Chess.com Game of the Day Dejan Bojkov


After toppling World Cup giant GM Peter Svidler, Shankland could be eliminating another former winner in the next round. The American grandmaster managed to beat Karjakin with the white pieces, putting the Russian player in a must-win situation for his white game.

In a topical line of the English Opening, Shankland's sixth move was not the main line, but it had been played twice by Svidler—as if the American GM wanted to show some more respect to his opponent of the previous round.

Shankland Karjakin Sochi 2021
Shankland-Karjakin. Photo: Eric Rosen/FIDE.

Karjakin was prepared for it and when the queens were traded on move 12, the queenless middlegame that followed was almost equal. Almost.

Shankland put a bit of pressure on the light squares, and his position seemed a bit more pleasant to play. Still, this shouldn't have been too difficult to hold for Karjakin, who has been nicknamed Minister of Defense. His 38...f5 move, however, was a mistake.

Here Karjakin played 38...f5.

It looks positionally desirable to fix all of White's kingside pawns on the color of the bishops and place the knight on the blockading e6-square, but there were concrete problems: White was getting the d5-square for his own knight, which gave him the possibility of a breakthrough on the queenside. Shankland executed this perfectly:

Shankland 2021 FIDE World Cup
The smile of a happy man. Photo: Eric Rosen/FIDE.

The other two games ended relatively quickly in draws. GM Vidit Gujrathi couldn't demonstrate an opening advantage in his game with GM Jan-Krzysztof Duda, and the point was split on move 33.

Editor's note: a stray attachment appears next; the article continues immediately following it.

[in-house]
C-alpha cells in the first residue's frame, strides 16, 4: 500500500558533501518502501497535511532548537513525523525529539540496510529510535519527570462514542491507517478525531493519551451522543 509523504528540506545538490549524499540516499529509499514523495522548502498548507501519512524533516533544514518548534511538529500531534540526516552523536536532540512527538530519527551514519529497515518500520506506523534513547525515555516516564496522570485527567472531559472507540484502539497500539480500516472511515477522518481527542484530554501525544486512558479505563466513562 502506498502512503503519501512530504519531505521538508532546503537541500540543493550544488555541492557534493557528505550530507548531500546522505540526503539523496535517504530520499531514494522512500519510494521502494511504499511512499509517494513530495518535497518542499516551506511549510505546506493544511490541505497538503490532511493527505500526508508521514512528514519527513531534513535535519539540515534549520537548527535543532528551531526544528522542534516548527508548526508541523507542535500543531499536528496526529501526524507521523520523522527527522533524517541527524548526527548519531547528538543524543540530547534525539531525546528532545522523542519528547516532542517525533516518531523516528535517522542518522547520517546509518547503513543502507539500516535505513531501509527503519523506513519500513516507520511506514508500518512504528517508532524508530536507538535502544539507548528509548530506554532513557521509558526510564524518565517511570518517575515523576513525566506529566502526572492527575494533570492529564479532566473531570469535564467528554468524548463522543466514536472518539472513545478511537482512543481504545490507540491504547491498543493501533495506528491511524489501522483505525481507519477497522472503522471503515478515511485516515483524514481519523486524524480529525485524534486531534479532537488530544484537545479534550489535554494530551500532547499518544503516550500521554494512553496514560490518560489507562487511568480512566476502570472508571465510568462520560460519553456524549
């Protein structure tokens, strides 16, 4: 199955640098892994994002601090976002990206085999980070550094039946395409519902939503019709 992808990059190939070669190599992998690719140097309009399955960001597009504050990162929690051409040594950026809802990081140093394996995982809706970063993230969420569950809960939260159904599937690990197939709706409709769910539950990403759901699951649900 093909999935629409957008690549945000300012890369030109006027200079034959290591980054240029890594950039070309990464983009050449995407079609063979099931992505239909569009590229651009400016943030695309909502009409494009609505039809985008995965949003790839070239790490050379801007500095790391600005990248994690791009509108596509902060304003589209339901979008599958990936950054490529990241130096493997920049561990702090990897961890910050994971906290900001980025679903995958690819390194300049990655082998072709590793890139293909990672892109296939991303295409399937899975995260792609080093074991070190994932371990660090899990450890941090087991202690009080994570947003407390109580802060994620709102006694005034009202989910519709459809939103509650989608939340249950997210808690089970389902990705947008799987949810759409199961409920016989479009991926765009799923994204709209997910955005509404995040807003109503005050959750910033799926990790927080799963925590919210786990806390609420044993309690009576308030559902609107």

"It was one of those boring Catalans, which you see from time to time," said Vidit. "I felt like optically White was slightly better; I have two bishops, maybe some squares. I don't really know exactly what I could have done better."

Vidit Duda Sochi 2021
Vidit-Duda. Photo: Eric Rosen/FIDE.

Not long after, GM Vladimir Fedoseev drew his game with GM Amin Tabatabaei. Afterward, Fedoseev said the game went "pretty bad" for him because he felt he had a promising position out of the opening but then got under pressure.

He decided to sacrifice a pawn on move 29, but to his surprise, Tabatabaei didn't accept it, and then Fedoseev could "kill" the game immediately with a few trades.

Tabatabaei-Fedoseev Sochi 2021
Tabatabaei-Fedoseev. Photo: Eric Rosen/FIDE.

The return games are played on Thursday with Bacrot and Karjakin having to win on demand. The women's tournament resumes with the first game of the semifinals.

Quarterfinals | Results

Fed Player Rtg - Fed Player Rtg G1 G2 TB
GM Carlsen, Magnus 2847 - GM Bacrot, Etienne 2678 1-0 . .
GM Karjakin, Sergey 2757 - GM Shankland, Sam 2709 0-1 . .
GM Duda, Jan-Krzysztof 2738 - GM Vidit, Santosh Gujrathi 2726 ½-½ . .
GM Fedoseev, Vladimir 2696 - GM Tabatabaei, M. Amin 2613 ½-½ . .

2021 FIDE World Cup results

The FIDE World Cup takes place in the Galaxy Leisure Complex in Sochi, Russia, until August 6, 2021. Each round consists of two classical games and, if necessary, a rapid/blitz tiebreak on the third day. The open section began round two with 128 players and the women's section, 64.